This editorial will appear in Friday’s print edition.
Stemming illegal immigration will take a comprehensive approach – and that includes crackdowns on employers and employees alike.
A work-site raid at a Bellingham plant this week could be a boon to the cause of immigration reform.
Immigration and Customs Enforcement officials raided Yamato Engine Specialists Ltd. on Tuesday, arresting 28 workers and sending most of them to Tacoma’s immigration detention center to await deportation.
But it’s the field agents, not the illegal workers, who are coming under the greatest scrutiny.
The Bellingham raid was the first since President Obama took office and the first since he nominated Janet Napolitano to Homeland Security secretary. Apparently, the Immigration and Customs Enforcement officers forgot they have new bosses who view immigration enforcement differently than their predecessors.
On Wednesday, Napolitano told Congress that the raid surprised her as much as it did Yamato Engine owners and workers. Napolitano was none too happy about that, given that both she and president have pledged to put more emphasis on going after rogue employers than illegal workers.
Immigrant advocates are eager for Obama to deliver on his pledge to make comprehensive immigration reform a priority. Now, in the face of evidence that the Bush administration’s enforcement regime lives on, they are turning up the heat.
Whatever it takes. U.S. immigration policy is a mess and overdue for an overhaul. The status quo benefits no one – save perhaps the business owners who are able to exploit cheap labor.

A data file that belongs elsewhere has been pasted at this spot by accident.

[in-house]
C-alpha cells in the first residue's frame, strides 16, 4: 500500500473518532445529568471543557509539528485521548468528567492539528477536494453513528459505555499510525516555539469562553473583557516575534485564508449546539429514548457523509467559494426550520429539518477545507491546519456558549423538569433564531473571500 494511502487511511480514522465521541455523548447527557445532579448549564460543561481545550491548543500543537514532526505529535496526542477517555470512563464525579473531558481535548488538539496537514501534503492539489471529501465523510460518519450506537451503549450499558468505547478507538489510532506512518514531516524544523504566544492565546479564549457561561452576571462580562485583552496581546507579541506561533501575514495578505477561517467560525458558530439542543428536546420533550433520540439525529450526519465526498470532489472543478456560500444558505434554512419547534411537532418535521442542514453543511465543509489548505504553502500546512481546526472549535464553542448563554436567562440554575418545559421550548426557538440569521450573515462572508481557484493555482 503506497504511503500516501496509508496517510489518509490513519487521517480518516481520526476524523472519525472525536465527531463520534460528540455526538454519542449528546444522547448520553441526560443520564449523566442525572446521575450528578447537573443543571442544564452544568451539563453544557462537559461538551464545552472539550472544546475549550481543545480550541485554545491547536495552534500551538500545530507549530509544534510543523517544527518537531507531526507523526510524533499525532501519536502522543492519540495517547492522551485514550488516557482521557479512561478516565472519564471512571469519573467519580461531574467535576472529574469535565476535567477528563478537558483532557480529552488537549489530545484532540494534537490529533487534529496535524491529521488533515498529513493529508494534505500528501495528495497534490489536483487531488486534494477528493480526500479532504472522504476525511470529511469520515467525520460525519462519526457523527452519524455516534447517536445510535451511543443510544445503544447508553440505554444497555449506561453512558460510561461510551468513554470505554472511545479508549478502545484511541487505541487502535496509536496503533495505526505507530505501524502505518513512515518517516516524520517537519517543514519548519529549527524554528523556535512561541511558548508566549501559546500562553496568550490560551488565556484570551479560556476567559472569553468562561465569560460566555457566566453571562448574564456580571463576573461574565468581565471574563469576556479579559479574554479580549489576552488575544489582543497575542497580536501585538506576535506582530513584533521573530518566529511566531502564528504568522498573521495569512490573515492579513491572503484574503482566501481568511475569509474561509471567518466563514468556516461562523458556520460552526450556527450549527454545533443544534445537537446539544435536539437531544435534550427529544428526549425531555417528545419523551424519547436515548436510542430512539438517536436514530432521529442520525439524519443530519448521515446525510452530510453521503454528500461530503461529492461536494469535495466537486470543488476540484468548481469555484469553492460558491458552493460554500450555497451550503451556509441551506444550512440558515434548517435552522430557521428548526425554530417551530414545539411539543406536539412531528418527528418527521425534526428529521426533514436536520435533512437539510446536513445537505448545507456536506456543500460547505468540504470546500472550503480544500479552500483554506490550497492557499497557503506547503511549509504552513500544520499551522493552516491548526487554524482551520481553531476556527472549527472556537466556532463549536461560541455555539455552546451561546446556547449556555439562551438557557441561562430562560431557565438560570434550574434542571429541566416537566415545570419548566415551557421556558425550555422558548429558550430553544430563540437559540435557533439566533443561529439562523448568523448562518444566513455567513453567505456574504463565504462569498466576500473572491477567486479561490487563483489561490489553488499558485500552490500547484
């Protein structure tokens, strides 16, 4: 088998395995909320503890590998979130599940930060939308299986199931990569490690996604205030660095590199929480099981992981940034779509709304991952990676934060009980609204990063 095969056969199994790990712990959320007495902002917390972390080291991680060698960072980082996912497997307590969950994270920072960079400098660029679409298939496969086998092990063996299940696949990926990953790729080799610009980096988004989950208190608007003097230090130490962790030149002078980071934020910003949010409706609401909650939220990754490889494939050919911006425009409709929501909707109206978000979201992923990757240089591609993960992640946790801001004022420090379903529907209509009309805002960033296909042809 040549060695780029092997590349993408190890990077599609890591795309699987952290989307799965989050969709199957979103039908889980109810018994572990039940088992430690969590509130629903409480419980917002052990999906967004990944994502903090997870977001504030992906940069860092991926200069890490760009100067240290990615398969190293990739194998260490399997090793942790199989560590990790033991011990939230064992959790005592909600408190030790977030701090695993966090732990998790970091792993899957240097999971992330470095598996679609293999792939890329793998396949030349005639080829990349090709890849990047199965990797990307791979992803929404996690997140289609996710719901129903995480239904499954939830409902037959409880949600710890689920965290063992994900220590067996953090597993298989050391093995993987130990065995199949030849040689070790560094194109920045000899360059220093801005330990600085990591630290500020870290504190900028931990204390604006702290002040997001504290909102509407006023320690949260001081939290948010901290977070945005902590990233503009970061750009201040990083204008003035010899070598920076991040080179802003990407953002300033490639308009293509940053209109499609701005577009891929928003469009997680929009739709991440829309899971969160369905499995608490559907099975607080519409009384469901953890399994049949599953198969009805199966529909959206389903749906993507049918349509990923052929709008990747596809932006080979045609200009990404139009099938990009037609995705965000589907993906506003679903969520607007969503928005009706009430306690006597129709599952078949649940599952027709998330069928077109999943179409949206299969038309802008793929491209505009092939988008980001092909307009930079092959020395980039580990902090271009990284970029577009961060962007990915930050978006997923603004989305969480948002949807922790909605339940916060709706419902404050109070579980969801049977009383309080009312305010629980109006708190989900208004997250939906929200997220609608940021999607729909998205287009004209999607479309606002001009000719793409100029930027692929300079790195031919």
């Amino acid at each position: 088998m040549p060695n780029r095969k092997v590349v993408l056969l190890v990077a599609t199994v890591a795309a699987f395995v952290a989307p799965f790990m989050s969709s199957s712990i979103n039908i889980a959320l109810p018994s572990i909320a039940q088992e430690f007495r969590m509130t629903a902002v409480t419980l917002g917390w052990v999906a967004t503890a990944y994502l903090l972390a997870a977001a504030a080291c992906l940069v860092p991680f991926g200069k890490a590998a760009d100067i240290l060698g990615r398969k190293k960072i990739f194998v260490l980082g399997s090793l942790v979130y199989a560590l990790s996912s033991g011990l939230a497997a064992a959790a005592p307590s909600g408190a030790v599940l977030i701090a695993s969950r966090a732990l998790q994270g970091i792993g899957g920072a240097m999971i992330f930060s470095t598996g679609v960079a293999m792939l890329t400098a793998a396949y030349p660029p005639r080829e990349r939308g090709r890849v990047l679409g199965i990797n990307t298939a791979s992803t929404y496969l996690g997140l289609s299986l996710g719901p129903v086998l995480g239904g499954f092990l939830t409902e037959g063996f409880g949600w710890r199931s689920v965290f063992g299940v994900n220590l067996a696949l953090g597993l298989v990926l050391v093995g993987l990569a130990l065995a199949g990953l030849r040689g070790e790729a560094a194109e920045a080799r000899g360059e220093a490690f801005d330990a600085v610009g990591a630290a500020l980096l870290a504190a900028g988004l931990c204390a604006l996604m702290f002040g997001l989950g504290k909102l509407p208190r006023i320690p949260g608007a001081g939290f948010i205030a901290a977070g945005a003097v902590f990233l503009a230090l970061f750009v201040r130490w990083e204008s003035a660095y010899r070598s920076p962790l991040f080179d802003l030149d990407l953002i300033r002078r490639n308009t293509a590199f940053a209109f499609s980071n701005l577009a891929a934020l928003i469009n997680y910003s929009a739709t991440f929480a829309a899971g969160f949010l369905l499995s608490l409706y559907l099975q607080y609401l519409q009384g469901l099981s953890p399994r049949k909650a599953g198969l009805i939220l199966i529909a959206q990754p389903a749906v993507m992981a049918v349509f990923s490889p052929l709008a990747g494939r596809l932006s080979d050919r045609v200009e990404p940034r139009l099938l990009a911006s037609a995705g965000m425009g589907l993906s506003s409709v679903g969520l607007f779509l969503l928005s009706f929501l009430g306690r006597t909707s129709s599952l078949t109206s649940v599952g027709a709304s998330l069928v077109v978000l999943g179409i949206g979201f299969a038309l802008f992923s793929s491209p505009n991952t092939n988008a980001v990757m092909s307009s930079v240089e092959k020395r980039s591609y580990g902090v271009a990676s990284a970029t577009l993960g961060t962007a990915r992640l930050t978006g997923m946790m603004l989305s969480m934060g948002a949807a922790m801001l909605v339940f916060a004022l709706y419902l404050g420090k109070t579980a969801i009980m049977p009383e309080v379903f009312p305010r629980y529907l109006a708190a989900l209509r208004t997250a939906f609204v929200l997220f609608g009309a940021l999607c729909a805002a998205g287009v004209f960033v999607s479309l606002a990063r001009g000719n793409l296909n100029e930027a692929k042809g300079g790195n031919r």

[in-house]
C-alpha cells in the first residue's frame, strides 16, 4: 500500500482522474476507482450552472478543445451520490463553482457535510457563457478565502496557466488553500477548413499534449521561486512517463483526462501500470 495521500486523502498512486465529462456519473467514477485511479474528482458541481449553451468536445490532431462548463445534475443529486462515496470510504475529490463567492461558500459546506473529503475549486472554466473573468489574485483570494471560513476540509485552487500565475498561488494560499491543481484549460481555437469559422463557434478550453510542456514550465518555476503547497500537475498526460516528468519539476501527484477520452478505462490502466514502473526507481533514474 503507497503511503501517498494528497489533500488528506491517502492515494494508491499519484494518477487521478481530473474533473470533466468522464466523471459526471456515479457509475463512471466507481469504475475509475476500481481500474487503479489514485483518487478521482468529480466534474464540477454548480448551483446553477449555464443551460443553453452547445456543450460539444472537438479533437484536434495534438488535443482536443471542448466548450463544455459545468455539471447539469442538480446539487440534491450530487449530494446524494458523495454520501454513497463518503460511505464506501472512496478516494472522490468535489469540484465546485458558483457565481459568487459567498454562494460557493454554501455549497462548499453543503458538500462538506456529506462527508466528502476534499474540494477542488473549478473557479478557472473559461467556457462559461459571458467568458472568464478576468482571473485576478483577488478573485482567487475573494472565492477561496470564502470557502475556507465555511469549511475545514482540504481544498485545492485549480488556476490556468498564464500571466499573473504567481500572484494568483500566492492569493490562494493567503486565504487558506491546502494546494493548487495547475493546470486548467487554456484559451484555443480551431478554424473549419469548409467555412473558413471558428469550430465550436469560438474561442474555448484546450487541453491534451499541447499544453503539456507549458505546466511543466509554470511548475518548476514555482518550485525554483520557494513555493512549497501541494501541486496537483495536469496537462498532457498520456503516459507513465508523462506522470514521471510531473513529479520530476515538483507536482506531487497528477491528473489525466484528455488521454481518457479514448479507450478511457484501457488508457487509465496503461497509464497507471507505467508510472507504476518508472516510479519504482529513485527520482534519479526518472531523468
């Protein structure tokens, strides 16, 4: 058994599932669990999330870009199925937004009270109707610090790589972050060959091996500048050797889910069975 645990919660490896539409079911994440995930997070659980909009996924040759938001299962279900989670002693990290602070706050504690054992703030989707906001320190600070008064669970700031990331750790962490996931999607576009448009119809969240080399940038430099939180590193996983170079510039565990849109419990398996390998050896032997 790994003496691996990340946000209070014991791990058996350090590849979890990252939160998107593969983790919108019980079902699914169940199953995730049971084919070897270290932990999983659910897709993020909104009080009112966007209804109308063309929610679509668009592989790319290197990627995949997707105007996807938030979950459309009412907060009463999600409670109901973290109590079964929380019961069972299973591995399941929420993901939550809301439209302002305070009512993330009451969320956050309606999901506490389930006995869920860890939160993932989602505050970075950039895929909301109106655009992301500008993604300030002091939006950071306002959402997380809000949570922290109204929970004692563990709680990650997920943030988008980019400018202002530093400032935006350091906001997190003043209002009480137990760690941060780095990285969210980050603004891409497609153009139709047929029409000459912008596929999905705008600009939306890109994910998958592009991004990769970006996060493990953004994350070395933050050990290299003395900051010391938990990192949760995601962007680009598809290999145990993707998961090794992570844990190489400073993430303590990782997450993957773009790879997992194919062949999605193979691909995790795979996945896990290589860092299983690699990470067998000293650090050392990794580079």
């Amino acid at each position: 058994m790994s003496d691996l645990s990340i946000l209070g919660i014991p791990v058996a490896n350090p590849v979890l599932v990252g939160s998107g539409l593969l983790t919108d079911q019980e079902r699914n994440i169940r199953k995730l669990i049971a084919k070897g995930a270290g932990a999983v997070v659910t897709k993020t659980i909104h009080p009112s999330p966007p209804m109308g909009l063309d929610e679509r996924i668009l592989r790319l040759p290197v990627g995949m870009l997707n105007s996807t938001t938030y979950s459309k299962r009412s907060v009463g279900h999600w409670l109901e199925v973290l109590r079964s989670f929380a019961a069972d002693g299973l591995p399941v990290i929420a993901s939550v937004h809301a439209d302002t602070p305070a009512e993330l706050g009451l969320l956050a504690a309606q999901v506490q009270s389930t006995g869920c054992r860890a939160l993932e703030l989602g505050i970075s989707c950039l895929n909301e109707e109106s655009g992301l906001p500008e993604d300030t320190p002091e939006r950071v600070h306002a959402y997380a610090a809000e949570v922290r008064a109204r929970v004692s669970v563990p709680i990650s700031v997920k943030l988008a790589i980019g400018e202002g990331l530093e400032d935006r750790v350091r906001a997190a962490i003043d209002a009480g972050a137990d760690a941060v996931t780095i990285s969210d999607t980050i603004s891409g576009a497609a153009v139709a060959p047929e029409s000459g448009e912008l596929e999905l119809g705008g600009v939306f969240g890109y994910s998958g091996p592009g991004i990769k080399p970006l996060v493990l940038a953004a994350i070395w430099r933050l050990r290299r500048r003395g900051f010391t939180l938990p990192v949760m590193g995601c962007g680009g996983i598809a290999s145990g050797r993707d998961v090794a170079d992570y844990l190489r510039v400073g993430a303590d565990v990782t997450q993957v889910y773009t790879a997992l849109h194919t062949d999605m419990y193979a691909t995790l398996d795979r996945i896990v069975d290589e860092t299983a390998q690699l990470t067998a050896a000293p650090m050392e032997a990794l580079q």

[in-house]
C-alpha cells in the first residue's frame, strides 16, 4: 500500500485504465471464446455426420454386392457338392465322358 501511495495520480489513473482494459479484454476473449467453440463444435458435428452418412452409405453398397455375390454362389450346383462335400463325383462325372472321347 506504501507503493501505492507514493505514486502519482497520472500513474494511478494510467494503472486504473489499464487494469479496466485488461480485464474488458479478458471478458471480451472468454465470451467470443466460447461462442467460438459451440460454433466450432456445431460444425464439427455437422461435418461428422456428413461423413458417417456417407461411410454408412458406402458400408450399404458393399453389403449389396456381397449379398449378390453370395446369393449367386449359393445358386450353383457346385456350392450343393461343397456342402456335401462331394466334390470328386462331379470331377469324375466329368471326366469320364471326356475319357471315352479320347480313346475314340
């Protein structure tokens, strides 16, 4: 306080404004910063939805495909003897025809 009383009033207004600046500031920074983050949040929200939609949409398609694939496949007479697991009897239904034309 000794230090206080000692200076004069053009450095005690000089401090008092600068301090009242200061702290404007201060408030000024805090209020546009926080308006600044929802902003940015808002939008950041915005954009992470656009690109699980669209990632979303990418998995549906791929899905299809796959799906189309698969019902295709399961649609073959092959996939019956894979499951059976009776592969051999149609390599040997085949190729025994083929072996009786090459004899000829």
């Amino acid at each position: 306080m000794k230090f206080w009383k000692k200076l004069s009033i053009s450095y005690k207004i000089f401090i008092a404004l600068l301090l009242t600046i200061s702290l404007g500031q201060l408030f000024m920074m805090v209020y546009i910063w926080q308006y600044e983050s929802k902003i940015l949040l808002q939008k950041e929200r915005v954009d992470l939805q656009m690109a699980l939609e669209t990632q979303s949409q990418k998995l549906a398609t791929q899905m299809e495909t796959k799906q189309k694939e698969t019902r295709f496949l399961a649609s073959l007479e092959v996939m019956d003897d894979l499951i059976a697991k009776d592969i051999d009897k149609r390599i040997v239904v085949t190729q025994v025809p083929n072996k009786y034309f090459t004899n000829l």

People living in the shadows aren’t likely to speak up about safety concerns or wage and hour violations, much less demand better pay. All workers, legal or not, suffer the consequences.
Napolitano says she aims to crack down on employers who knowingly hire undocumented workers. That would certainly be a more efficient use of government resources.
Unscrupulous companies that promise jobs, no questions asked, fuel illegal immigration. Put them out of business, and you’ve done a lot to stem the traffic through the border’s revolving door.
But the federal government shouldn’t go after scofflaw employers to the exclusion of illegal workers, as some advocacy groups are urging the Obama administration. Work-site raids are undoubtedly more disruptive to communities and families, but used sparingly they remain a useful enforcement tool.
Fixing the broken immigration system will require eliminating the barriers to citizenship and legal status that encourage lawlessness. But the nation – and the nation’s workforce – can ill afford to at the same time reward lawbreakers by looking the other way.